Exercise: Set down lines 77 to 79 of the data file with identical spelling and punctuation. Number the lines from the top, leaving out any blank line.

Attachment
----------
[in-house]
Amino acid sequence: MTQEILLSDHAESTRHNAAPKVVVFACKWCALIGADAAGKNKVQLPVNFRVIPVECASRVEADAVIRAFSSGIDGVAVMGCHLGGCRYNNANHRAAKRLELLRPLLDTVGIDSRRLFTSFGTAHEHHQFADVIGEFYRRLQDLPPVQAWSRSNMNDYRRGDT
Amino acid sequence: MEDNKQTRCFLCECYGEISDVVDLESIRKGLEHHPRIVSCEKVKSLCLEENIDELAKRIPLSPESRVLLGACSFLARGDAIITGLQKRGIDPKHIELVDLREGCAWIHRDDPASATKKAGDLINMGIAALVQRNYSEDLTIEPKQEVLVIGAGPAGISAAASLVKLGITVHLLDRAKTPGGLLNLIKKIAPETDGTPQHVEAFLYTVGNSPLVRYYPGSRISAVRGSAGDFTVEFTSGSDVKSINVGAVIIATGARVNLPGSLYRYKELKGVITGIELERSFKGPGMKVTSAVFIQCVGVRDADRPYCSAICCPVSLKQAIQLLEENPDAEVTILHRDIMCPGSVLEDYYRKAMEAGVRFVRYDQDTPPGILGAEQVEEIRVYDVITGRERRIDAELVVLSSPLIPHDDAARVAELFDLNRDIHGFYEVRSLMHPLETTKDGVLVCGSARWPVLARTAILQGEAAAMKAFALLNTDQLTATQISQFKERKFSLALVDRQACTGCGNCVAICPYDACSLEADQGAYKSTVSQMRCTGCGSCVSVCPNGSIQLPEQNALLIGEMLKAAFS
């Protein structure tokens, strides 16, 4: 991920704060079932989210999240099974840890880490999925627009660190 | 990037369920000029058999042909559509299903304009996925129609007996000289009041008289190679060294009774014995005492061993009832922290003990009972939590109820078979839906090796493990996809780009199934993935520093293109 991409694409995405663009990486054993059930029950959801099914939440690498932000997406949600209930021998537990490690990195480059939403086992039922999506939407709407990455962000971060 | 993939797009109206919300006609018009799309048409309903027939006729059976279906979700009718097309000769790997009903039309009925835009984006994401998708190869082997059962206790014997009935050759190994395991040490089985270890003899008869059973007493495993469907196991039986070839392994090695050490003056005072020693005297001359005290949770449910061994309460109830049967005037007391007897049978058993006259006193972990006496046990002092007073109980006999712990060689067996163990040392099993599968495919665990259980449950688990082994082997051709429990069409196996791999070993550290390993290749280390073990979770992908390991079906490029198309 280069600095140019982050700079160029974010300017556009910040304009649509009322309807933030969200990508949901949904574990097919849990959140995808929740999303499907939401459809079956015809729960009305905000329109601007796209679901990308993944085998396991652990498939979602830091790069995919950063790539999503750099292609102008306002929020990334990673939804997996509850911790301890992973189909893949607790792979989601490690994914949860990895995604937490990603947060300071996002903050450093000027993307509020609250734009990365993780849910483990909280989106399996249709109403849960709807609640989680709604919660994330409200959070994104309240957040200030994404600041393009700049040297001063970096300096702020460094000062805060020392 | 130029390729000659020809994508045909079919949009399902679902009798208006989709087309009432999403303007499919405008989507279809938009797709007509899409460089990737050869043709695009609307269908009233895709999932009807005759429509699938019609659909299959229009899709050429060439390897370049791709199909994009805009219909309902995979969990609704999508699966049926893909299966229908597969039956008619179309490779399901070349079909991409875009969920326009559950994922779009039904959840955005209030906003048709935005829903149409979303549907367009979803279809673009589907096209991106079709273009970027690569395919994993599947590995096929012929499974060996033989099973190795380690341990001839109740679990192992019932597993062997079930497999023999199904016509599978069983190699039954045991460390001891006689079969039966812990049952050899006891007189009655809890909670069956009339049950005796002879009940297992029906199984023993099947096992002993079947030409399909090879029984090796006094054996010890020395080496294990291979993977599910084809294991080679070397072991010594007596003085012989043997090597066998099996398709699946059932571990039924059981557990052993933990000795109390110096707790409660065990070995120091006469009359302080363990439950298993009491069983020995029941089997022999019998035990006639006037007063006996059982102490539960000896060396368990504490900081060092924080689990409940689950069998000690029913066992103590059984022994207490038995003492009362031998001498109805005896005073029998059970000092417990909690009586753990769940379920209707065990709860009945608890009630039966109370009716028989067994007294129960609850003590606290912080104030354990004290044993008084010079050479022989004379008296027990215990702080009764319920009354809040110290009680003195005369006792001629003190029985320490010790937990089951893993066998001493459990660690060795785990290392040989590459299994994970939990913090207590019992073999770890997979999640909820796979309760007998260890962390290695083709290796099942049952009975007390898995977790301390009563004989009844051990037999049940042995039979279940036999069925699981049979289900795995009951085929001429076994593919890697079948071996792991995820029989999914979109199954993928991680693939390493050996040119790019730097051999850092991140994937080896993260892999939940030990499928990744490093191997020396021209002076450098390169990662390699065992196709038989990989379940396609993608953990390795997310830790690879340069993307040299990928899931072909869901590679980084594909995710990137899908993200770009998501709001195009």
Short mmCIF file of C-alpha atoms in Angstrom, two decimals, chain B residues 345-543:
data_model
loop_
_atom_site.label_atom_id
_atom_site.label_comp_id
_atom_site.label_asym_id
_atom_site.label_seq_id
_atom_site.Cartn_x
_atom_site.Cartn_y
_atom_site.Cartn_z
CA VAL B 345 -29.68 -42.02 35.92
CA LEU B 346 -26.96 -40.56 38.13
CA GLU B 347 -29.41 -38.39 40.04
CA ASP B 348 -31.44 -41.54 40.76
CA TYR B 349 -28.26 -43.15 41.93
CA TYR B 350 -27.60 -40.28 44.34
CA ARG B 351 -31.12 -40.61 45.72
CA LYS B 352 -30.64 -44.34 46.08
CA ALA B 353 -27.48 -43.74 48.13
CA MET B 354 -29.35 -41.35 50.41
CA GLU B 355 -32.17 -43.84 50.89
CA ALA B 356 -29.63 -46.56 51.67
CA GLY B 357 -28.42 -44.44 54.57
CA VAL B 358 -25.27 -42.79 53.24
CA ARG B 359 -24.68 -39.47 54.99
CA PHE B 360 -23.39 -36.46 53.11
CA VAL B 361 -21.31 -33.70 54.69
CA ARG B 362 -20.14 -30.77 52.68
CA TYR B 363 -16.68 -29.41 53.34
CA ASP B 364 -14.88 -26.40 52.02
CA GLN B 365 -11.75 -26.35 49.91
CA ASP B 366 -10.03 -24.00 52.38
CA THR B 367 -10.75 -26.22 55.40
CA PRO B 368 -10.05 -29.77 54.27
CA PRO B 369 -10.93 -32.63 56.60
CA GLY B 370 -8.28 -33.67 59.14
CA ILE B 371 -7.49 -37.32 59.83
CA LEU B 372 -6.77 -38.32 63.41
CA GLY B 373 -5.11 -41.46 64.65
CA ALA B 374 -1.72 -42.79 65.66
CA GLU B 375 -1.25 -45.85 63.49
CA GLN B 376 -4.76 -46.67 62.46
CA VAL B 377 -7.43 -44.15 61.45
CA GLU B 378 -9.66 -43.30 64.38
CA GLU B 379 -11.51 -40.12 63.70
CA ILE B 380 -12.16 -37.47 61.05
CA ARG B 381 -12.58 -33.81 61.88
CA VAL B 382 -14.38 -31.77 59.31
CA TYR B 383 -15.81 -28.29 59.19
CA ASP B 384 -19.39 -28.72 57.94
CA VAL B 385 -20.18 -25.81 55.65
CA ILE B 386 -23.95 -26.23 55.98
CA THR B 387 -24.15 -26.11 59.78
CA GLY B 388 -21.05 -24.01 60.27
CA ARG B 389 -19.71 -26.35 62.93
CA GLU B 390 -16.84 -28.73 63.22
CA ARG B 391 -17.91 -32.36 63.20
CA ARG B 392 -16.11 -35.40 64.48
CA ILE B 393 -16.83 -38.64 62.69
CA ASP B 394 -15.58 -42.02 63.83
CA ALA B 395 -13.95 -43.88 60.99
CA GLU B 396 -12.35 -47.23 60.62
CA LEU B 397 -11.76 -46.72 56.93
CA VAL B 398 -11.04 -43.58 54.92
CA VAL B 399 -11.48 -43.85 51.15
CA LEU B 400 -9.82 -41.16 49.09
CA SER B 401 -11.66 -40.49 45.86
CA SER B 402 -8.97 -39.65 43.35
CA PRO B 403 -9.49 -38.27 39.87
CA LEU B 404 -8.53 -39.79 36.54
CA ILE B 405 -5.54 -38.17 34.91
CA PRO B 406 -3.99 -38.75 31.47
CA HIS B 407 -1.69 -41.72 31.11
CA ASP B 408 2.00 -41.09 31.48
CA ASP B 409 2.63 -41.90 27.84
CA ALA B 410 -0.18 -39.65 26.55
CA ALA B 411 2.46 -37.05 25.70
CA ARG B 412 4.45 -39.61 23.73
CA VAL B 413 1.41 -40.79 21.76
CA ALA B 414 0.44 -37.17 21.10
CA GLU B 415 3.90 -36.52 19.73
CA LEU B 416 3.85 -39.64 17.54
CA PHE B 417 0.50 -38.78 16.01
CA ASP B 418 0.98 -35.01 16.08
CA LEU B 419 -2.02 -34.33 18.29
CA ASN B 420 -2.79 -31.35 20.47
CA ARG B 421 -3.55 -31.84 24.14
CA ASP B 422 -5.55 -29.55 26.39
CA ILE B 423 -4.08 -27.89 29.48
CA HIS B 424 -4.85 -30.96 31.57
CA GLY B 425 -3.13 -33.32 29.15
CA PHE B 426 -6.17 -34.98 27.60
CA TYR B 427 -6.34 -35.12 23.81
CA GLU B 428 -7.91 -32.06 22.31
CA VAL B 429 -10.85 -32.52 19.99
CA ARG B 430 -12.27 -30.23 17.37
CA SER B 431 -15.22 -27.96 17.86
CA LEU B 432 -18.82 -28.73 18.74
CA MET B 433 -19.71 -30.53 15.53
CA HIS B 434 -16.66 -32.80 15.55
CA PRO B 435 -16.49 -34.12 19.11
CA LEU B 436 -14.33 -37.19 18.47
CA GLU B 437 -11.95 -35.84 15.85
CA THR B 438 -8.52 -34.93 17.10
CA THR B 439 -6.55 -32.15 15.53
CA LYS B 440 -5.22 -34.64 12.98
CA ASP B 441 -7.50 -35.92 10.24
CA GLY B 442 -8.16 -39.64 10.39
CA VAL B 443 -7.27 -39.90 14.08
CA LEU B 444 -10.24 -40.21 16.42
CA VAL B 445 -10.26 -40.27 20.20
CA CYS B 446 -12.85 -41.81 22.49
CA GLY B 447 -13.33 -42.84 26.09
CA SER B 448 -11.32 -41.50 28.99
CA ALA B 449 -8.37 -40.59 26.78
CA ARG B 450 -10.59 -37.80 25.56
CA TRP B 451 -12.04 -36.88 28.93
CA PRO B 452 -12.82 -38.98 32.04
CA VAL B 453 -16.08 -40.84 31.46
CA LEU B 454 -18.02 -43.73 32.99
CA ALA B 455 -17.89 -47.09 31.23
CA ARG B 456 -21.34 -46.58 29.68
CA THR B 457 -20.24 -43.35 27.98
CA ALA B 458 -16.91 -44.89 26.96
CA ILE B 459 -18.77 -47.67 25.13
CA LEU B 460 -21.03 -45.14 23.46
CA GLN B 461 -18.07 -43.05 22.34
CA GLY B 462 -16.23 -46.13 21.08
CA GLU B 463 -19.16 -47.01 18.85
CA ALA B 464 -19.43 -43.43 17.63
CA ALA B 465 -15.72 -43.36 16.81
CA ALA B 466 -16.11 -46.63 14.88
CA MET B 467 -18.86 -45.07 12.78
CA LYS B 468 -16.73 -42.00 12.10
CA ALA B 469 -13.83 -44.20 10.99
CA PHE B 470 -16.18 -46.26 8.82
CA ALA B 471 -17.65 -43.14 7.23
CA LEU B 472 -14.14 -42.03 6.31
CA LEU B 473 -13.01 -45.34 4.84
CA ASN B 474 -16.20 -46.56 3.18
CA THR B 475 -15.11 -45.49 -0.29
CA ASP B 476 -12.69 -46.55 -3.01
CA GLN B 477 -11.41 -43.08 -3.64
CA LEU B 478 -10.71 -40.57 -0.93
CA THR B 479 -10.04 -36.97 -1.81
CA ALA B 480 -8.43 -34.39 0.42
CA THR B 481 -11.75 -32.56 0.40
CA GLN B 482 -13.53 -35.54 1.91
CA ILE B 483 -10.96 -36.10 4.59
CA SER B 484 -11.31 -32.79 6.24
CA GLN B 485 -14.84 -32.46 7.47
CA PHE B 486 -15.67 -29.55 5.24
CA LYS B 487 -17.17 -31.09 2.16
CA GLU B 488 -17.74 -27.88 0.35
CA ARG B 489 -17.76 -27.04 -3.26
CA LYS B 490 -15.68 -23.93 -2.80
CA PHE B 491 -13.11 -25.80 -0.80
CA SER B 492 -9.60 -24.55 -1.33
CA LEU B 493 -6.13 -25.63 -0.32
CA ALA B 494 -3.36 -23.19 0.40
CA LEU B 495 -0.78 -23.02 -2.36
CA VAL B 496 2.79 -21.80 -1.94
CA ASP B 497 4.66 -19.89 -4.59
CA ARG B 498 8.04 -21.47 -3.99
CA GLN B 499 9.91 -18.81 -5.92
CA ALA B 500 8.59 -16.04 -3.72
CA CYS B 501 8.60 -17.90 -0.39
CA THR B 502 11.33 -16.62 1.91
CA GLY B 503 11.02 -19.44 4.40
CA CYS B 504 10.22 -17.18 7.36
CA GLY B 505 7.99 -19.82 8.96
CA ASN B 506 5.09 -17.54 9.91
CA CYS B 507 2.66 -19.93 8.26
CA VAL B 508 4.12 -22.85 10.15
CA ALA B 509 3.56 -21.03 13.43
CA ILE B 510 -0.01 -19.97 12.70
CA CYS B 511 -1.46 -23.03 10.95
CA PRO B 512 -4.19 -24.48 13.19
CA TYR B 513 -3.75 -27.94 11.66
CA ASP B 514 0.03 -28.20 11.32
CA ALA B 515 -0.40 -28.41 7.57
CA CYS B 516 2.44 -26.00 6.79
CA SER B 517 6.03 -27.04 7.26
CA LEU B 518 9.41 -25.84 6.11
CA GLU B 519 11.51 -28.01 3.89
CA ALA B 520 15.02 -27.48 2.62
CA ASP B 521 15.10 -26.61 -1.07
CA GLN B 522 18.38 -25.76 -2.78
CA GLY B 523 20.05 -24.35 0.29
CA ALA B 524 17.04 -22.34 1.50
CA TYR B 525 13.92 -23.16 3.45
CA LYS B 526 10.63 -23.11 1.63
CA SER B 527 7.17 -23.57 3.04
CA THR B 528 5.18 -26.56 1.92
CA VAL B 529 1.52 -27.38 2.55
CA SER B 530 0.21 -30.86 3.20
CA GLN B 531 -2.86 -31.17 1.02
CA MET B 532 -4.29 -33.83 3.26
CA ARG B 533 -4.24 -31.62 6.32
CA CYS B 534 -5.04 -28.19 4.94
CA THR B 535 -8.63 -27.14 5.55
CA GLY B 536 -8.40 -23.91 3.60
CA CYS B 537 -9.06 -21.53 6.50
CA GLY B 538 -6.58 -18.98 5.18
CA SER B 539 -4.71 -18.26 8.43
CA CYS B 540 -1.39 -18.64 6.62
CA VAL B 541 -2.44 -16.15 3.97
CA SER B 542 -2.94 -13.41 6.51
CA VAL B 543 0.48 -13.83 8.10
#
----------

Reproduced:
CA HIS B 407 -1.69 -41.72 31.11
CA ASP B 408 2.00 -41.09 31.48
CA ASP B 409 2.63 -41.90 27.84